What’s special about Claws, where Virginia’s nail squad—played by Niecy Nash, Carrie Preston, Judy Reyes and Jenn Lyon—are often seen giving or receiving oral sex and getting banged on a countertop, is that it shows women from various backgrounds, ages, body types, queer identities and races as sexual beings. “Usually, it’s the men who are allowed to desire sex and be sexual,” Tran says. “But we’re showing women in power and having sex when we want it and not being ashamed, because we don’t live in a man’s world. Like the male characters on other TV shows, we’re committing crimes and killing people and having sex—and we’re still layered and complicated and beautiful.”
Because so much of the show is about being a female boss and these characters demanding every dollar they’re due—even when it means getting involved in shady business with even shadier dealers—it’s empowered Tran to be more uncompromising about her own worth in Hollywood, especially as gender and racial pay gaps remain significant. “I’ve become sterner about saying no and trusting my heart,” she says. “Being on a show like Claws makes me feel like if these characters can do it, then I can, too. I wasn’t like that before. I was very shy and afraid to use my voice because of what others would think or say.”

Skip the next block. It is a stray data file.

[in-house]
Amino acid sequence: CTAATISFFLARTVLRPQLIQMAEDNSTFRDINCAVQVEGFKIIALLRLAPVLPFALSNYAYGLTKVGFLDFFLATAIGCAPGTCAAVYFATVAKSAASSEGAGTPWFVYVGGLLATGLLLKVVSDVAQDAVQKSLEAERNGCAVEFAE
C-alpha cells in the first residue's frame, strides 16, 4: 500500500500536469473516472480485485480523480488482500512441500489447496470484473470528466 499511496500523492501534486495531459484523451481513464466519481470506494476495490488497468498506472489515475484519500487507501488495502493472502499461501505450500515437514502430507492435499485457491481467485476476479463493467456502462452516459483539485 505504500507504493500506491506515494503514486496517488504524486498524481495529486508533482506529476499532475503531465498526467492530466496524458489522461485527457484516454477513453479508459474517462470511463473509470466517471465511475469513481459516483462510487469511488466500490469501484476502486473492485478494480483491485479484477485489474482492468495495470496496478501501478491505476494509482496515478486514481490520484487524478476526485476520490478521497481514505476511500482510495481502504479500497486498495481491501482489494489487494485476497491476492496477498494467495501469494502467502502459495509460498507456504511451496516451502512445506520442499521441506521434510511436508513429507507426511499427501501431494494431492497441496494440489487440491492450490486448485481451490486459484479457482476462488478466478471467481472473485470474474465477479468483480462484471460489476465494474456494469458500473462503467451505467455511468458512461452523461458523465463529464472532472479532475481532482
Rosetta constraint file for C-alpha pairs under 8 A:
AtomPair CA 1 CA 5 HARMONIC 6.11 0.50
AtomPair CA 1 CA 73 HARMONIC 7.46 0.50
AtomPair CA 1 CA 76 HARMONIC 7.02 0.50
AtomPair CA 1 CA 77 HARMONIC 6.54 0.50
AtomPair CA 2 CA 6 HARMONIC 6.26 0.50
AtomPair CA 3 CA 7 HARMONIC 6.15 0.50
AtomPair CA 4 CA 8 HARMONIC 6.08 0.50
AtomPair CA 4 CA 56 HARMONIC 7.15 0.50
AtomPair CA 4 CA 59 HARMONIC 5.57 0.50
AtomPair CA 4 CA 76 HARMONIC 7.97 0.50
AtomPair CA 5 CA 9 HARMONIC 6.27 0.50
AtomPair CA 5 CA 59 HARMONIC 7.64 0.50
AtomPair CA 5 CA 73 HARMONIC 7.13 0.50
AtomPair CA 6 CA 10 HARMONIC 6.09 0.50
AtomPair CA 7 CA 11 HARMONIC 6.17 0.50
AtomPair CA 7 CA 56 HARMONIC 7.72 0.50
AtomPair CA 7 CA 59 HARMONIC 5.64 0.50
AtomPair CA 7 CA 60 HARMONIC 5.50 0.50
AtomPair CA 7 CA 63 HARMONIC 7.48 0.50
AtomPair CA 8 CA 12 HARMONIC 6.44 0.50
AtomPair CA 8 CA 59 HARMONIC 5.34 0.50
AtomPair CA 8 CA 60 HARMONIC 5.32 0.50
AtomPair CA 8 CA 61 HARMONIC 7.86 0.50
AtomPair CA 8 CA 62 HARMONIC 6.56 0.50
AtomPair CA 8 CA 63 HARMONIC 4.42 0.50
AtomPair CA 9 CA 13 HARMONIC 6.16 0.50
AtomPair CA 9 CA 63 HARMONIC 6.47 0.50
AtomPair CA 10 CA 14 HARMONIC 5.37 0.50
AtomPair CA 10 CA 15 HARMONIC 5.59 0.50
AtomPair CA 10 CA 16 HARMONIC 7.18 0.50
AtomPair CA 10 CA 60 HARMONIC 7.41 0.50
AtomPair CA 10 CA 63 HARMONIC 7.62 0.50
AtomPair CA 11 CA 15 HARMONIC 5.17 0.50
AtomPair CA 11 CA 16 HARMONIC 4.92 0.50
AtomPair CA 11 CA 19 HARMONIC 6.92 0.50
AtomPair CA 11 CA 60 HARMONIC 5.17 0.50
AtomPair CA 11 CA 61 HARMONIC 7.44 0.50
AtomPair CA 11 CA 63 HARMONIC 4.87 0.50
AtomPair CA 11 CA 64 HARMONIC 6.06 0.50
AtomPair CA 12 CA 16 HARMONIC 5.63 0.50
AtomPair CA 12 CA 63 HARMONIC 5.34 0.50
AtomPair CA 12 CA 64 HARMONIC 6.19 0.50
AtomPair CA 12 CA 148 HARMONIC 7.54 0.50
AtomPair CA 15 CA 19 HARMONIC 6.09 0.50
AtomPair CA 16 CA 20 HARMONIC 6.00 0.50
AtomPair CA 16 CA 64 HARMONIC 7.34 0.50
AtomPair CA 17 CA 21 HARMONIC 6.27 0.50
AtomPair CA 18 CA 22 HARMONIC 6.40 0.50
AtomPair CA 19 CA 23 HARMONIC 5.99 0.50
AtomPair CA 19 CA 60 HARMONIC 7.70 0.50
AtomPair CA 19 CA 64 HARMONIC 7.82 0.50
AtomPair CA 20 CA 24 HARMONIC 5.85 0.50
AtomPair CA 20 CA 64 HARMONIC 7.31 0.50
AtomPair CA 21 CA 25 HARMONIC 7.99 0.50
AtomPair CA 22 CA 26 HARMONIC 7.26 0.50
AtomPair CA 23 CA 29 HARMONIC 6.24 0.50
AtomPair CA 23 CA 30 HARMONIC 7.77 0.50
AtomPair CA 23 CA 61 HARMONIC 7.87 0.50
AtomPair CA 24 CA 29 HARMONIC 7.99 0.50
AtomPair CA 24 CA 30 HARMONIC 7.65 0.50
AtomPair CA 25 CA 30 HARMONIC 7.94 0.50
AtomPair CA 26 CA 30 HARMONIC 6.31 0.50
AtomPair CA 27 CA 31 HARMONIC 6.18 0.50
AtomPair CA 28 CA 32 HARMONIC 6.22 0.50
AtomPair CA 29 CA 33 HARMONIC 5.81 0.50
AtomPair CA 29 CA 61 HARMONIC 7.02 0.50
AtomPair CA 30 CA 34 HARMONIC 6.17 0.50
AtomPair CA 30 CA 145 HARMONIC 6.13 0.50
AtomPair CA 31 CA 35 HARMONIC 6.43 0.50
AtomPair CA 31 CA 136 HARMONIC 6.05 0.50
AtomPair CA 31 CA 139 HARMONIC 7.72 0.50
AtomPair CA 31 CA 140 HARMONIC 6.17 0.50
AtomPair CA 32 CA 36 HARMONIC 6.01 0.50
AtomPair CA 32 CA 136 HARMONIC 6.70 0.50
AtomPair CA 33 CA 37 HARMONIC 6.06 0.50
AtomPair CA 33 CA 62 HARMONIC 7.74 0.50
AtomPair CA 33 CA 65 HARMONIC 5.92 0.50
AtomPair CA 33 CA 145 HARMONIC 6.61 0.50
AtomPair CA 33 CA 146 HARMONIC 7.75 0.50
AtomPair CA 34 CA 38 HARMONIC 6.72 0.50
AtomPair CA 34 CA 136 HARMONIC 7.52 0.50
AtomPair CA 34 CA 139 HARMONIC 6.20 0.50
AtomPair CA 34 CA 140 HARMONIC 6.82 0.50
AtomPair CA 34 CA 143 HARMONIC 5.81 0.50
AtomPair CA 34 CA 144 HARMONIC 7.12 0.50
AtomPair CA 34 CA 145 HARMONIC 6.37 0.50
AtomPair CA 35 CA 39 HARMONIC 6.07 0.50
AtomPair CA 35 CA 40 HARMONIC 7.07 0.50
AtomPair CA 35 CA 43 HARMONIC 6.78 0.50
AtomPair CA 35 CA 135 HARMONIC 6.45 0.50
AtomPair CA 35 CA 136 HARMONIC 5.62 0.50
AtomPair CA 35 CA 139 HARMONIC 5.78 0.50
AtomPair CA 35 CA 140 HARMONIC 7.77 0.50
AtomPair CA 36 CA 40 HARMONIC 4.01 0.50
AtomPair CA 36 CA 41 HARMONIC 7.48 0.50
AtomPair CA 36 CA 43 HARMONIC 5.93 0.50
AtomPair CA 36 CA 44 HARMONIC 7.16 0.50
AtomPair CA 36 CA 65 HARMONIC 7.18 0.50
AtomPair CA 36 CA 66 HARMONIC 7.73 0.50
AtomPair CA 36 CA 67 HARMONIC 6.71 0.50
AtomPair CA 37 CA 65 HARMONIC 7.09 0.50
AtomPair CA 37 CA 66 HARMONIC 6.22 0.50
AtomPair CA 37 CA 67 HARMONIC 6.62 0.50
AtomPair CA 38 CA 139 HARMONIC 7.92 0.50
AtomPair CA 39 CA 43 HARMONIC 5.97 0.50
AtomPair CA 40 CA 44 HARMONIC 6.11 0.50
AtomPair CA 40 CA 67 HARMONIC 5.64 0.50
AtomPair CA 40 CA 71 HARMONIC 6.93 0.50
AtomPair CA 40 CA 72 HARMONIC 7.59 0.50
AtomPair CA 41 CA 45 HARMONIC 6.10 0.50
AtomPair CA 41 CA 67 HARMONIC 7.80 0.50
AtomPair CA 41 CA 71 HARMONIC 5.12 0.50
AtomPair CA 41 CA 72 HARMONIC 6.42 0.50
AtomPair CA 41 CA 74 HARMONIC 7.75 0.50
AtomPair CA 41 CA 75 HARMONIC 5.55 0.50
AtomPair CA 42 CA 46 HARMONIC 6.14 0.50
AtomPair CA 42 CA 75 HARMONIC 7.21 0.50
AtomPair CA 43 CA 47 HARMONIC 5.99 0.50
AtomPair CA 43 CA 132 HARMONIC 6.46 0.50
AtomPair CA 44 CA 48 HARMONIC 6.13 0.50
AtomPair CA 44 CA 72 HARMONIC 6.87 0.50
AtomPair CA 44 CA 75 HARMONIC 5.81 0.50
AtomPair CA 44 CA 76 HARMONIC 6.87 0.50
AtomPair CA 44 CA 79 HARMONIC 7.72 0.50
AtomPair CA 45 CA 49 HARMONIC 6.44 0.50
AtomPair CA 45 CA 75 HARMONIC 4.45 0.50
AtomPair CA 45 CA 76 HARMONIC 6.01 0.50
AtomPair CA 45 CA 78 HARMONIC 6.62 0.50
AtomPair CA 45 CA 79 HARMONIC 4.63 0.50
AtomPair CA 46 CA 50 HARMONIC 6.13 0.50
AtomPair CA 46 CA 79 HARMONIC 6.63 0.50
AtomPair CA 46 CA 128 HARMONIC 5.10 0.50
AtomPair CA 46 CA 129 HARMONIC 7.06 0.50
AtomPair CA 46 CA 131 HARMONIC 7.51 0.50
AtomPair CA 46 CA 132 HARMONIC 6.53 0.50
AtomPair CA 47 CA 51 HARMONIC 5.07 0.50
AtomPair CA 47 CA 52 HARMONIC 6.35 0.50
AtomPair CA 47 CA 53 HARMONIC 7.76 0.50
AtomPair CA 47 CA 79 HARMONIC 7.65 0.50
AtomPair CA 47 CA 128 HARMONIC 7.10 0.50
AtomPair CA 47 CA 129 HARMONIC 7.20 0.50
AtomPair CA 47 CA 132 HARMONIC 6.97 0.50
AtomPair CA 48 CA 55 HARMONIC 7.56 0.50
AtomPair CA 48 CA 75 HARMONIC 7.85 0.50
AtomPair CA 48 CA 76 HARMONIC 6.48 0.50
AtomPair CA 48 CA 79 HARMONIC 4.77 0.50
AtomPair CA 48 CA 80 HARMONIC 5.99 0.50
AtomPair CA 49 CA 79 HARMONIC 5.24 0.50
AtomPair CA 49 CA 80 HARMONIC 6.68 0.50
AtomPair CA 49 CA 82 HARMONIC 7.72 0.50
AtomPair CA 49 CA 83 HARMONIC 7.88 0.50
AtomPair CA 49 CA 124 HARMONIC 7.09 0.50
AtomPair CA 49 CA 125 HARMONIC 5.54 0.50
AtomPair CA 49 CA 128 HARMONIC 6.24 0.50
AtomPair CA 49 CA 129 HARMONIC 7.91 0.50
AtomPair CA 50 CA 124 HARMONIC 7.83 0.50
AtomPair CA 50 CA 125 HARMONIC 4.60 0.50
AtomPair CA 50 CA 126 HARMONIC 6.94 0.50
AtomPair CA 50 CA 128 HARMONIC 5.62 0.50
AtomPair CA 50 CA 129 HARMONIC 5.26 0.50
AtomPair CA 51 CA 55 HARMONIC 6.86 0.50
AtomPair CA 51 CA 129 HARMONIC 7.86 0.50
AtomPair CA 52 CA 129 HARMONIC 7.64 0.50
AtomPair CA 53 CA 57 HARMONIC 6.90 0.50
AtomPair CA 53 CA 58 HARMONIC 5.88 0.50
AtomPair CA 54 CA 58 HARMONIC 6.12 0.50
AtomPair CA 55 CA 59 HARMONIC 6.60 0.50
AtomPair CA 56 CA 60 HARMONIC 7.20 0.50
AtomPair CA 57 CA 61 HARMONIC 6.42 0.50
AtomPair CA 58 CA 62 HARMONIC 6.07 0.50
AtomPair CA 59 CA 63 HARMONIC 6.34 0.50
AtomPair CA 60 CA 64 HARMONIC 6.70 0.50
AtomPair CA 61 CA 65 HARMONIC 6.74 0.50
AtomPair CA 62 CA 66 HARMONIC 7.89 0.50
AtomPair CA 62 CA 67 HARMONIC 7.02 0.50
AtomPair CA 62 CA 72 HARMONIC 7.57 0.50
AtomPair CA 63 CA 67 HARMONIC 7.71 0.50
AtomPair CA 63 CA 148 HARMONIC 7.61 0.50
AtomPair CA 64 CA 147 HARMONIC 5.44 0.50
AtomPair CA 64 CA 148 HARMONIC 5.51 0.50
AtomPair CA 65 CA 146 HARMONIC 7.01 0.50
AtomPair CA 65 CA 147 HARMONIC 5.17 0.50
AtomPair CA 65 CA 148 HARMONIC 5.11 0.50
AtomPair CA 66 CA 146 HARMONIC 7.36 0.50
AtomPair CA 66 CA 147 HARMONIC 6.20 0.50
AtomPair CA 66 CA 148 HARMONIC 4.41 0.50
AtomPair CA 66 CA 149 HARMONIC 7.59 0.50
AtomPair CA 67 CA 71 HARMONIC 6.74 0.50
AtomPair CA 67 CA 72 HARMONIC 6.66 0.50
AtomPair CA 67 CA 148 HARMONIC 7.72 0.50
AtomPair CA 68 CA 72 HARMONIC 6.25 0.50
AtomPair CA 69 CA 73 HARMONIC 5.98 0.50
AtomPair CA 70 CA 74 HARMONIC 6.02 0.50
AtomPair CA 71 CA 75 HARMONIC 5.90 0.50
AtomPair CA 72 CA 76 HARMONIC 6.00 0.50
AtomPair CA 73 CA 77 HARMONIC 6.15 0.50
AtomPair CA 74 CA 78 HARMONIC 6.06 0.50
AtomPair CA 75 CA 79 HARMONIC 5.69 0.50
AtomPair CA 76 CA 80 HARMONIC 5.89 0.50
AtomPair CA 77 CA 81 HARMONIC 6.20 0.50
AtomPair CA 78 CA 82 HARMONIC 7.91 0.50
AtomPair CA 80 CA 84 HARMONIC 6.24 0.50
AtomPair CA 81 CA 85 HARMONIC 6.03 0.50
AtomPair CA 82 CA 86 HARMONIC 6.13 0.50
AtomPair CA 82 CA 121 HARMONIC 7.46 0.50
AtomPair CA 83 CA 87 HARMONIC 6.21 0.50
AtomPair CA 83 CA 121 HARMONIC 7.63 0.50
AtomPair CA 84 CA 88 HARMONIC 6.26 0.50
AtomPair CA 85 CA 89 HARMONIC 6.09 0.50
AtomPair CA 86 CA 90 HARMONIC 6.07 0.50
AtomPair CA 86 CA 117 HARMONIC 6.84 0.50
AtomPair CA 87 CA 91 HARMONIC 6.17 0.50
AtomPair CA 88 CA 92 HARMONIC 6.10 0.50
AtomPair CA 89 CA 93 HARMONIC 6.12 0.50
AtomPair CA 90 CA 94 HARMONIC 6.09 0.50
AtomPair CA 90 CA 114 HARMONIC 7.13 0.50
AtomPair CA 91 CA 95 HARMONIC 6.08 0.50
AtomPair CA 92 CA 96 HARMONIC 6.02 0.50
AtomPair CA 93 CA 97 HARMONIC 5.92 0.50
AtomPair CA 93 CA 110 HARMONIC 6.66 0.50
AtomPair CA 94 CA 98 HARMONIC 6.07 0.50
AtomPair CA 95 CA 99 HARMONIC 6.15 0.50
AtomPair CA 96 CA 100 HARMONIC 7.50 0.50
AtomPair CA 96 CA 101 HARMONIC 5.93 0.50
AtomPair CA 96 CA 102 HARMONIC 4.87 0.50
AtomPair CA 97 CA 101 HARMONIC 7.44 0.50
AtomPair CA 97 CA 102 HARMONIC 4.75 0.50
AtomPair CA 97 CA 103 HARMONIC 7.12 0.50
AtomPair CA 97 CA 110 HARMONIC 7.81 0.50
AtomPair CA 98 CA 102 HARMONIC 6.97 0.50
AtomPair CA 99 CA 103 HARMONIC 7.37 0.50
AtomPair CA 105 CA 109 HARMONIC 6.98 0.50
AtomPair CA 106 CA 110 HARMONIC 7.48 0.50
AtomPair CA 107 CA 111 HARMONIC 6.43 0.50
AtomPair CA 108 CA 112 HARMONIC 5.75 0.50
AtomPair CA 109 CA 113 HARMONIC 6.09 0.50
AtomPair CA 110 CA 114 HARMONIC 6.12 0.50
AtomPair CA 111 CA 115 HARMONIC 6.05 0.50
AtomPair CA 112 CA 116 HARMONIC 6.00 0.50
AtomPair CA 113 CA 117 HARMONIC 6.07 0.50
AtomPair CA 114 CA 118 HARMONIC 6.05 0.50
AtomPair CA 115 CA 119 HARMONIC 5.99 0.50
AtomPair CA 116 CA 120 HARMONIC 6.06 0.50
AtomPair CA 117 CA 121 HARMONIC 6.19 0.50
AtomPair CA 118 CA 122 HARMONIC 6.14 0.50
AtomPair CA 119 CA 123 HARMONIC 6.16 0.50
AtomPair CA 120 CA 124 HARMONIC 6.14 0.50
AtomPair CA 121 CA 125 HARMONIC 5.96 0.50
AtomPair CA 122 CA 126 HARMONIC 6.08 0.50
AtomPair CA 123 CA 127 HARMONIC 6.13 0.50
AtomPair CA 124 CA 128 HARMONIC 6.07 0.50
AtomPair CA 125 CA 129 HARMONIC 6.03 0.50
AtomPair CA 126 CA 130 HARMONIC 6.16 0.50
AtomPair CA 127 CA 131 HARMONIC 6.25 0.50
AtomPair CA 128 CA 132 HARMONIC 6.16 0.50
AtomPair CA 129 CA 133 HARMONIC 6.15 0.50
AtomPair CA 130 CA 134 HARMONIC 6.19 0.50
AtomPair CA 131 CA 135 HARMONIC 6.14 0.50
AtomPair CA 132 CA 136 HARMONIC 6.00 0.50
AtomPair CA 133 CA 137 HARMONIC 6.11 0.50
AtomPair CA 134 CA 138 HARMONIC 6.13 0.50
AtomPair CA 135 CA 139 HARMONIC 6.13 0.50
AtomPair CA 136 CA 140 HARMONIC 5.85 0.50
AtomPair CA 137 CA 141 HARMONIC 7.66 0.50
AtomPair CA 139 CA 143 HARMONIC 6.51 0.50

Usually, it’s the men who are allowed to desire sex and be sexual. But we’re showing women in power and having sex when we want it and not being ashamed.